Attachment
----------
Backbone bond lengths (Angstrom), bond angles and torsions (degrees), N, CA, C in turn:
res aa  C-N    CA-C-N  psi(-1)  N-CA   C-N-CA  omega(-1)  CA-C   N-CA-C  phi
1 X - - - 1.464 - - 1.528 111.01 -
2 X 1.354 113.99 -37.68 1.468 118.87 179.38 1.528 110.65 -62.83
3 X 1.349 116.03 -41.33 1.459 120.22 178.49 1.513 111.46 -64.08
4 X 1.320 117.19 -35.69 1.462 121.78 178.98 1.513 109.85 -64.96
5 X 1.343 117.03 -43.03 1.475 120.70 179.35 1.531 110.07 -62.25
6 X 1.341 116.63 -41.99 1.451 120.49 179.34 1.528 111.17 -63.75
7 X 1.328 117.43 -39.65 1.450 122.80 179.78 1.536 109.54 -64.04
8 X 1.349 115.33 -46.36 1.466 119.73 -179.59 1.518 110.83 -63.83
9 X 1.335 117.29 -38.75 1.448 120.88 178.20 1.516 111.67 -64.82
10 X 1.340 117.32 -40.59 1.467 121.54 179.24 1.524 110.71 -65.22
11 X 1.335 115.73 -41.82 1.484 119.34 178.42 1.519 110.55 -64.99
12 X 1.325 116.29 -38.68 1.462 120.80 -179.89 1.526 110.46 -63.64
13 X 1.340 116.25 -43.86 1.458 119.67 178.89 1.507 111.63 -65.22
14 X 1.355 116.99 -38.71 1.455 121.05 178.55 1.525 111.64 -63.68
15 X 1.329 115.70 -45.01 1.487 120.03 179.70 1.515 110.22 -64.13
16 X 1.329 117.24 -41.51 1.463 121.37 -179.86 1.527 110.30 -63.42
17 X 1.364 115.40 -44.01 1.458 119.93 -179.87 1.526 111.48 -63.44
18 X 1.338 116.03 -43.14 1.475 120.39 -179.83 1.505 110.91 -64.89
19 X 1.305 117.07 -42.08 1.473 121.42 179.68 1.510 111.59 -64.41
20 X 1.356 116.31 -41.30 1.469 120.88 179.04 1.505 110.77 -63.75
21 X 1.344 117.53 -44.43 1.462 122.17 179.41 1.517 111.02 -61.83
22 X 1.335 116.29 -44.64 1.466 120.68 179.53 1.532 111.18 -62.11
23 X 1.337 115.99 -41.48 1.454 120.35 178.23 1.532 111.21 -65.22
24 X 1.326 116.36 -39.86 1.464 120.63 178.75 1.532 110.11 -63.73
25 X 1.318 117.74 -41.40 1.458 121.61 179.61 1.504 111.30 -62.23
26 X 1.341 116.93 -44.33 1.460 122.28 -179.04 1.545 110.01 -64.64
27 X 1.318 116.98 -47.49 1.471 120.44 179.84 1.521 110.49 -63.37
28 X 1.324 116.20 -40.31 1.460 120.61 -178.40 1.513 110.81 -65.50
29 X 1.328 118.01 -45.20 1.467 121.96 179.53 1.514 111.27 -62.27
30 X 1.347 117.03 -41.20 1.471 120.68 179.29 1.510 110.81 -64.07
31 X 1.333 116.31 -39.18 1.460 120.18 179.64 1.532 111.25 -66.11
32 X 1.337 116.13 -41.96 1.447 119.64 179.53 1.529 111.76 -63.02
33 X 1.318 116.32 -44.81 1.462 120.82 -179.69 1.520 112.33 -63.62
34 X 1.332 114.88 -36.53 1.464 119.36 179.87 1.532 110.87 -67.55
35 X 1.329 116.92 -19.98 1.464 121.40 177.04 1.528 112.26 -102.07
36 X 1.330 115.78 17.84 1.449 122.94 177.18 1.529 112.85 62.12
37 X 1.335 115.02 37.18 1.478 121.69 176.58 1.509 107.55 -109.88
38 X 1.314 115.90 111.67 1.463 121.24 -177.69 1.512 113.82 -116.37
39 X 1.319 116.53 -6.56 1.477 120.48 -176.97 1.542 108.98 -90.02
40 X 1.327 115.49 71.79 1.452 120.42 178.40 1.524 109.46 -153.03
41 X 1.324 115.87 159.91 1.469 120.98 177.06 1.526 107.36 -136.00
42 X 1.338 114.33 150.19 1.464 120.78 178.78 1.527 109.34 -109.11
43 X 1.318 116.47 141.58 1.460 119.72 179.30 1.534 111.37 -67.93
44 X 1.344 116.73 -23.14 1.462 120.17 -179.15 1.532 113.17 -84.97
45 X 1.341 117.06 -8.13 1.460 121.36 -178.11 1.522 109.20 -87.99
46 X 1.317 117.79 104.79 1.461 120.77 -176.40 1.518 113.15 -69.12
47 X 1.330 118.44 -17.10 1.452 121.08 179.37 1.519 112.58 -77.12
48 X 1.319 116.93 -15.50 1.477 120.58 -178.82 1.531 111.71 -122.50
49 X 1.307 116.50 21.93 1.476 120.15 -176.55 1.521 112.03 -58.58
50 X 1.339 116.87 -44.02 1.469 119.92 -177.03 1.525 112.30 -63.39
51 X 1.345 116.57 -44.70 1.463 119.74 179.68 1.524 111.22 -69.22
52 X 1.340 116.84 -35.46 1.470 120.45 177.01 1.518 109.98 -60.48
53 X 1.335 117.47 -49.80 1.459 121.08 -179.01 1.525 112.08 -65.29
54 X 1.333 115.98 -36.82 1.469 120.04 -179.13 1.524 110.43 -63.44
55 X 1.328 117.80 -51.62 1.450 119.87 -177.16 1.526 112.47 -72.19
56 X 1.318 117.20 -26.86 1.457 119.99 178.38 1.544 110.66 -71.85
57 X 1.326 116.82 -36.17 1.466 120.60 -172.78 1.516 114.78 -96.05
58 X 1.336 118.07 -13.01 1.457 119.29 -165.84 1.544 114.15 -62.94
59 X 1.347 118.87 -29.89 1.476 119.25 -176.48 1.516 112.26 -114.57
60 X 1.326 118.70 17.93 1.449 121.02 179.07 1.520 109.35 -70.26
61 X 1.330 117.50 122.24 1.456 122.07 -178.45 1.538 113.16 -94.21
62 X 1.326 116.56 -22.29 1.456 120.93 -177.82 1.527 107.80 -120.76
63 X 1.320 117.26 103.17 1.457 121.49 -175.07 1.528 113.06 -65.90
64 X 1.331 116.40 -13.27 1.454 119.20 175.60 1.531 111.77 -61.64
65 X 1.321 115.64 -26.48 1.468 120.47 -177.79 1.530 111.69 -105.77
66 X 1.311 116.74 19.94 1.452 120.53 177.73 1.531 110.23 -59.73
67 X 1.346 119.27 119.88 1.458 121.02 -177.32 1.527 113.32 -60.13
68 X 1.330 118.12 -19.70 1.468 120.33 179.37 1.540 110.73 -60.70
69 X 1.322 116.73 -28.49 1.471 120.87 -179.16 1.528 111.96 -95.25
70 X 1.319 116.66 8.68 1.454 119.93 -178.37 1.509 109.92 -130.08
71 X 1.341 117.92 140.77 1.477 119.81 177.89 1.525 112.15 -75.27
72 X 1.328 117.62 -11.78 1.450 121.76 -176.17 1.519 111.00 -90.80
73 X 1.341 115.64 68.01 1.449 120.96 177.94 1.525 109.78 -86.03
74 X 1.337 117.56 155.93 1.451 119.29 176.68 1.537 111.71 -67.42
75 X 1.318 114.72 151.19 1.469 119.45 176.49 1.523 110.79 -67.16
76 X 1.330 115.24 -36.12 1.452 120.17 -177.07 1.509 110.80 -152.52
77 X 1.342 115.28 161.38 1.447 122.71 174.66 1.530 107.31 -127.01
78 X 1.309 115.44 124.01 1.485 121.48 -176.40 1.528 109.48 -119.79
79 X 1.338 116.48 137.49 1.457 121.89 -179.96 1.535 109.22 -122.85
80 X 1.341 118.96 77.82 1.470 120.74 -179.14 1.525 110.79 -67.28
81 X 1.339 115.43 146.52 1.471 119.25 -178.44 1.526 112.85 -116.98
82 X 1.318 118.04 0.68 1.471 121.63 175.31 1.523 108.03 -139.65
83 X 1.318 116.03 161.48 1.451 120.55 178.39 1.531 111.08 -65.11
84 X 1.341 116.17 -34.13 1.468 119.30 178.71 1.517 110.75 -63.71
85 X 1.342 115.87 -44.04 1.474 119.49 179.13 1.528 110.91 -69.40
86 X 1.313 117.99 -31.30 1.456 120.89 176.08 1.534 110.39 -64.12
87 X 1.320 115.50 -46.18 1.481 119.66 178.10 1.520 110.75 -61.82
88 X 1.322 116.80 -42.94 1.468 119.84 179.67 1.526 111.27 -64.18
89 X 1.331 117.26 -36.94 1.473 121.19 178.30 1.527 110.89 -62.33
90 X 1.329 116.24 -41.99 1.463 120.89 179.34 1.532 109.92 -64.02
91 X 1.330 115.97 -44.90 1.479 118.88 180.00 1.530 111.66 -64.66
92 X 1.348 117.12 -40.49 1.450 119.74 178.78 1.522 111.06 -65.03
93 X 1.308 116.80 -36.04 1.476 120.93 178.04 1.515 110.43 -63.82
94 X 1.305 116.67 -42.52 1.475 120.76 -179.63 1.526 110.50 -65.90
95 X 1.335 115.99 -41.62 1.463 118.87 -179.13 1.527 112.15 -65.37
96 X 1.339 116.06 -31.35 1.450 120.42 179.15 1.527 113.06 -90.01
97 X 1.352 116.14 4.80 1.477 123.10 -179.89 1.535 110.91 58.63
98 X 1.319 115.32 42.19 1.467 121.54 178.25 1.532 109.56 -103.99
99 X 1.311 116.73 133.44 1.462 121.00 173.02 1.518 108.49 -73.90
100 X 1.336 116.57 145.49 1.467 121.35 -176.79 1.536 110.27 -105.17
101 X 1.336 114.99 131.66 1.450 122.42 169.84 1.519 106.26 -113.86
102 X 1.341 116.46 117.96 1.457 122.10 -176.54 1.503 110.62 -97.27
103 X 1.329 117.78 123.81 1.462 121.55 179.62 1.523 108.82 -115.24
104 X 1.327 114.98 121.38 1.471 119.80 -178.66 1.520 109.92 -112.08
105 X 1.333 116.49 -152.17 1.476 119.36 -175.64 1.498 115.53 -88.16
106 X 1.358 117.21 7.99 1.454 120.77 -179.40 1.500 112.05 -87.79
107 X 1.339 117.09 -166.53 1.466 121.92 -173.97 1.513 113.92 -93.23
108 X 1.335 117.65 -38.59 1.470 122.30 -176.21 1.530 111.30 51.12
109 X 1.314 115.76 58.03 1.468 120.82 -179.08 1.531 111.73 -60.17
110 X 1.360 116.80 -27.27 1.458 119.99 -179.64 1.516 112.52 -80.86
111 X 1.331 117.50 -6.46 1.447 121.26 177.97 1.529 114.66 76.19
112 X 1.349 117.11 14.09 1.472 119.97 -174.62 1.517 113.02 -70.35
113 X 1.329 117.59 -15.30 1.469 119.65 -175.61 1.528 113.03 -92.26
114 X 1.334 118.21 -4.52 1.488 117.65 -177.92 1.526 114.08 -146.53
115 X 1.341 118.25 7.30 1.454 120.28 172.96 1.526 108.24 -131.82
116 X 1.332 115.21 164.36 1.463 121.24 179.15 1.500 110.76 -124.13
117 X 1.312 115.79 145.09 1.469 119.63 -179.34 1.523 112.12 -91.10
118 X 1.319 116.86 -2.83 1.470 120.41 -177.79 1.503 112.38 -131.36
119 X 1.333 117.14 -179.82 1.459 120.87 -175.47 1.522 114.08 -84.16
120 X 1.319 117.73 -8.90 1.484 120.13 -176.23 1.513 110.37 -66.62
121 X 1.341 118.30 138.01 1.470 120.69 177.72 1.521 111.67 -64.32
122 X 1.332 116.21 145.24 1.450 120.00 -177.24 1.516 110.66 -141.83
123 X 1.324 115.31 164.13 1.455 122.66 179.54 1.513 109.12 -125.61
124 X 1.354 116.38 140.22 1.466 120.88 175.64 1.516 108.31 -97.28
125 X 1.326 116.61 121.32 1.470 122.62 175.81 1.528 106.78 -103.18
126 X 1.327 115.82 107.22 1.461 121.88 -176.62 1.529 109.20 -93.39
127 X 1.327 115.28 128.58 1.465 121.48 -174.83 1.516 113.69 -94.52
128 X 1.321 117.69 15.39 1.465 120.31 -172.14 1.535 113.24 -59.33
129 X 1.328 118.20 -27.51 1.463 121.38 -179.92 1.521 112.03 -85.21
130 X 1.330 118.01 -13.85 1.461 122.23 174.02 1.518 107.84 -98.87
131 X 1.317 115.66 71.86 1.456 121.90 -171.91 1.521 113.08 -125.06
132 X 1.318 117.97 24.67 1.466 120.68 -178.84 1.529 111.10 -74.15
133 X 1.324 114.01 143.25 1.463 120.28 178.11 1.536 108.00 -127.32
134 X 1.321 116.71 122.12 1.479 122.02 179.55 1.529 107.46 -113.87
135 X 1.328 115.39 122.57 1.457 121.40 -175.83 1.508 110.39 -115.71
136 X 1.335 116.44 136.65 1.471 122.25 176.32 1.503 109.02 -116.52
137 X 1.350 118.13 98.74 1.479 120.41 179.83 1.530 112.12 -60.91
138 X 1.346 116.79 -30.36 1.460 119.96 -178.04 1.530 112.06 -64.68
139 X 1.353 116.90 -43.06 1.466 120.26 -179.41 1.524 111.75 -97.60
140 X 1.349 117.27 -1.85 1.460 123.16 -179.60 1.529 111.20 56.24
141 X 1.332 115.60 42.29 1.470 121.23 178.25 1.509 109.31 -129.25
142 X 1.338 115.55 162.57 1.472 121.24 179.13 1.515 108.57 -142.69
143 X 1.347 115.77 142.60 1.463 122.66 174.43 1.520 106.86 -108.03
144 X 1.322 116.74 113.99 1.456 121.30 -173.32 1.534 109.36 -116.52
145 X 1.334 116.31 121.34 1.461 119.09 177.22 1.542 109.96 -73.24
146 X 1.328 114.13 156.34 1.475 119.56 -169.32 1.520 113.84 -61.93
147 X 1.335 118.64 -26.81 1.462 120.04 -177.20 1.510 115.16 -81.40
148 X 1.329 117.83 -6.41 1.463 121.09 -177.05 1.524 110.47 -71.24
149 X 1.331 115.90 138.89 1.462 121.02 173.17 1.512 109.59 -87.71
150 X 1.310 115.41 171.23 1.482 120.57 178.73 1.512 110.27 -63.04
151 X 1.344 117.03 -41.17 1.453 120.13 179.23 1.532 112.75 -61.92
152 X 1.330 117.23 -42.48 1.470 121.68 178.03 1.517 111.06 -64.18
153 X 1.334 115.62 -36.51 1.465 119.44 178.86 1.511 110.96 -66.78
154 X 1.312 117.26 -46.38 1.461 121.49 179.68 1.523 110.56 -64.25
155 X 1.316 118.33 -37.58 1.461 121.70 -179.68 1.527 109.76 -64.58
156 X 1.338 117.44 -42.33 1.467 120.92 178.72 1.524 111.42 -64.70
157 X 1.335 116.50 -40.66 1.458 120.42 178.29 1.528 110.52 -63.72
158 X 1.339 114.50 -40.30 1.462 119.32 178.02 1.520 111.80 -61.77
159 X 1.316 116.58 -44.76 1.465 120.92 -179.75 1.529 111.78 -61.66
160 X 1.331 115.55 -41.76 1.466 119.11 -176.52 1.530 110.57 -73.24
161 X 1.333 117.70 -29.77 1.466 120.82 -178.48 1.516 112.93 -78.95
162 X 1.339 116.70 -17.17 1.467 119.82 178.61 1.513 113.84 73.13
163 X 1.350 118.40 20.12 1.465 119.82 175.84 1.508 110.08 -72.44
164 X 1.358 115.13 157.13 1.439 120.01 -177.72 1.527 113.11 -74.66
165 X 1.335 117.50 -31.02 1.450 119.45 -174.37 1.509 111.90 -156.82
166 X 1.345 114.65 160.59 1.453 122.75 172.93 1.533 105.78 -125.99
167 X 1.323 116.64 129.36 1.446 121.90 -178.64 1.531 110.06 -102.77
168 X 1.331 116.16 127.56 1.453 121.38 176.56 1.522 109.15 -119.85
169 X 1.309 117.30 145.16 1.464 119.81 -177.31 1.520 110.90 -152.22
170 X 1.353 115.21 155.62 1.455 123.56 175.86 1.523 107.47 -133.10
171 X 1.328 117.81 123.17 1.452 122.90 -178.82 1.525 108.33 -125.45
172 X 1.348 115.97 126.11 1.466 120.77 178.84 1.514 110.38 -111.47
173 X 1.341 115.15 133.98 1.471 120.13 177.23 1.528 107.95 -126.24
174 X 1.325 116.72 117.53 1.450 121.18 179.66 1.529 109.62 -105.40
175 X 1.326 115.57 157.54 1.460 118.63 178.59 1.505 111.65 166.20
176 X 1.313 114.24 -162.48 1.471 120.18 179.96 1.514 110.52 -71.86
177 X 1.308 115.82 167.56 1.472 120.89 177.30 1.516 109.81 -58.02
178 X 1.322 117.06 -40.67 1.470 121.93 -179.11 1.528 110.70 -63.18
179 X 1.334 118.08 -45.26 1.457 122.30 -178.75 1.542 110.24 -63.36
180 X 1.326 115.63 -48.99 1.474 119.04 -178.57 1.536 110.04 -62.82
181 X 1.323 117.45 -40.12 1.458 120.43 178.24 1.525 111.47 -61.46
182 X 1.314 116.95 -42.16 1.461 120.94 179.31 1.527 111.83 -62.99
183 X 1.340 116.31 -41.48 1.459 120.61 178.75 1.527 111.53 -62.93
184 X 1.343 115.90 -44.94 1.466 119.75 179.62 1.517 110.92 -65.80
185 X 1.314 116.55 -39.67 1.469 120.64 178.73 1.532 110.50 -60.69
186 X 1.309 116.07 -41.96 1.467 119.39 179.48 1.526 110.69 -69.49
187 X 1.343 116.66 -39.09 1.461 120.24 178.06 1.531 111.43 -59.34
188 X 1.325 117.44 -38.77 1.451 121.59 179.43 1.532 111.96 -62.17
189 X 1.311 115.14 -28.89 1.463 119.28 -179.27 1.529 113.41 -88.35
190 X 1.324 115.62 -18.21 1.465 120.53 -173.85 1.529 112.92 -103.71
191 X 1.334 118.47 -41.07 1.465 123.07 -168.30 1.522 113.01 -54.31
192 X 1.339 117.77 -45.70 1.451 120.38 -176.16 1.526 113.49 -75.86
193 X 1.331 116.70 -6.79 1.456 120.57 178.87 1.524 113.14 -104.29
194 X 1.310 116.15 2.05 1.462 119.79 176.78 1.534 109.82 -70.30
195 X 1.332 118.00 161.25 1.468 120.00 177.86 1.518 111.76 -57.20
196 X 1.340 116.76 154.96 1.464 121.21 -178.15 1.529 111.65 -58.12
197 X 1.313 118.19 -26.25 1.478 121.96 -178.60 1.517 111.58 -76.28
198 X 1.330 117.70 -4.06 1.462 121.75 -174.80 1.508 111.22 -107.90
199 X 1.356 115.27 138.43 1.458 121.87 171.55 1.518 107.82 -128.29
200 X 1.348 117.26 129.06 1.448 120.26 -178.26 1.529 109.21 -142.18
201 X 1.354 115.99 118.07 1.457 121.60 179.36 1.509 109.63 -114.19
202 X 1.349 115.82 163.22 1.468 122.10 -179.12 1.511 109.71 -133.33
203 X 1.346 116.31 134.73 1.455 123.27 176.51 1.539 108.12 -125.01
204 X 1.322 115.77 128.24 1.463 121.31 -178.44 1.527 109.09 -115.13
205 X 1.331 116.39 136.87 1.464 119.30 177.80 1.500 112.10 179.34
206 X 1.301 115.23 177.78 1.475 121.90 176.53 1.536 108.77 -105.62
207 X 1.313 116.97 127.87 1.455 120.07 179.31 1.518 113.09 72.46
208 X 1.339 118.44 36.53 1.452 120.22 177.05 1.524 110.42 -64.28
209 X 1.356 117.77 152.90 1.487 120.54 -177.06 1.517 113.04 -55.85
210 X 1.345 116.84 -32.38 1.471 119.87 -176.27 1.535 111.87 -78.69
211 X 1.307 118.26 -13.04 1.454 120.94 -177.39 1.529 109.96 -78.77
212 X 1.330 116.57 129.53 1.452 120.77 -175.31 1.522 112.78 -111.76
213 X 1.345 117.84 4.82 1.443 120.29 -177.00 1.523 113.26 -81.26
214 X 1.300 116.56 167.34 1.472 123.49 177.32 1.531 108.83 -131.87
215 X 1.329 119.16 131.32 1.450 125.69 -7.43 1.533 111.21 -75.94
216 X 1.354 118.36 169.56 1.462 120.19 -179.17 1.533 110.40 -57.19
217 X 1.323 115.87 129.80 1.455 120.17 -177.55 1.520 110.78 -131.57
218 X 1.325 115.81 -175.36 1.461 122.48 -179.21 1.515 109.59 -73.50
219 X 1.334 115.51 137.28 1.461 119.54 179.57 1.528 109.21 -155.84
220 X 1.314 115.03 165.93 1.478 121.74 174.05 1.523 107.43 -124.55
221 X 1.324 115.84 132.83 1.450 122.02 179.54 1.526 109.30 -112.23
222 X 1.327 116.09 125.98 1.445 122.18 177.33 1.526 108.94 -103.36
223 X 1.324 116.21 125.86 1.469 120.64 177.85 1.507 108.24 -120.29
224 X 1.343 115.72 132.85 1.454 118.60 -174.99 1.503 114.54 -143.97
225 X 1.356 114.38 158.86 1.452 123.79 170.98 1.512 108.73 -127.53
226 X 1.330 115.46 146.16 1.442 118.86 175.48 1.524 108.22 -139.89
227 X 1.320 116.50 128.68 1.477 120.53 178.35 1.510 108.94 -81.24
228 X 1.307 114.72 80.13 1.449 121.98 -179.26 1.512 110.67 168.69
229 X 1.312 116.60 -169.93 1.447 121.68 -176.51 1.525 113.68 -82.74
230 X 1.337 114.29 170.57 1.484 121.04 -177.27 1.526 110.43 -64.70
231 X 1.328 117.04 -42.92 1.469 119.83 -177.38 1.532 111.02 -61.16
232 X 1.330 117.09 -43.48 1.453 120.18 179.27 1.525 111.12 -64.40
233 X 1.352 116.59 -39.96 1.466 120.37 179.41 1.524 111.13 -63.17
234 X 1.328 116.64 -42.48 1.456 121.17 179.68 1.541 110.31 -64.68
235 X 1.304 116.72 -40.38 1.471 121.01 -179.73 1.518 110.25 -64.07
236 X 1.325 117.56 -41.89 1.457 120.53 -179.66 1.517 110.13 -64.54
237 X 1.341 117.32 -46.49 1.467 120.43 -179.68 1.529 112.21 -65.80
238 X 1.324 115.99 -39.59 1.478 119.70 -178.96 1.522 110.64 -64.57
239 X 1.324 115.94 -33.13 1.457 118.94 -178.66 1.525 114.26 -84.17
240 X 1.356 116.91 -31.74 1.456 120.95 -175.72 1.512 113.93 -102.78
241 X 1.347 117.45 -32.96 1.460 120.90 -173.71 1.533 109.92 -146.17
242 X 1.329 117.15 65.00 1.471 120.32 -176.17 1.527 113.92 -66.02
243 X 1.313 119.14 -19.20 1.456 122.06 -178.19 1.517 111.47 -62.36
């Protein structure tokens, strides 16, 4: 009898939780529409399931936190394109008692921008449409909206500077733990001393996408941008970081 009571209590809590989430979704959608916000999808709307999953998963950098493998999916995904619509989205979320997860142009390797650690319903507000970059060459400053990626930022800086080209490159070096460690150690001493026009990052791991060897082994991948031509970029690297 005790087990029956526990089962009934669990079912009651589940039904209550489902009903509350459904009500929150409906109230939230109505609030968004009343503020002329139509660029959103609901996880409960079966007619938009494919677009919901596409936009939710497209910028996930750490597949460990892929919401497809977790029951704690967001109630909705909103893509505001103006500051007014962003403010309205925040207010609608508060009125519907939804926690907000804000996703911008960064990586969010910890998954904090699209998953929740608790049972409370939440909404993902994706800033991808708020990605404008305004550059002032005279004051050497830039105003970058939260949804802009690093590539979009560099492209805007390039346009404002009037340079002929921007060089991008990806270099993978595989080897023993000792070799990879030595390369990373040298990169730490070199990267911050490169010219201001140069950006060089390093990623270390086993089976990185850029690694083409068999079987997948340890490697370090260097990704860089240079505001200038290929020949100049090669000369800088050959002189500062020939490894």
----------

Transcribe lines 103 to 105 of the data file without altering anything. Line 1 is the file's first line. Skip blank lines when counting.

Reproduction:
101 X 1.336 114.99 131.66 1.450 122.42 169.84 1.519 106.26 -113.86
102 X 1.341 116.46 117.96 1.457 122.10 -176.54 1.503 110.62 -97.27
103 X 1.329 117.78 123.81 1.462 121.55 179.62 1.523 108.82 -115.24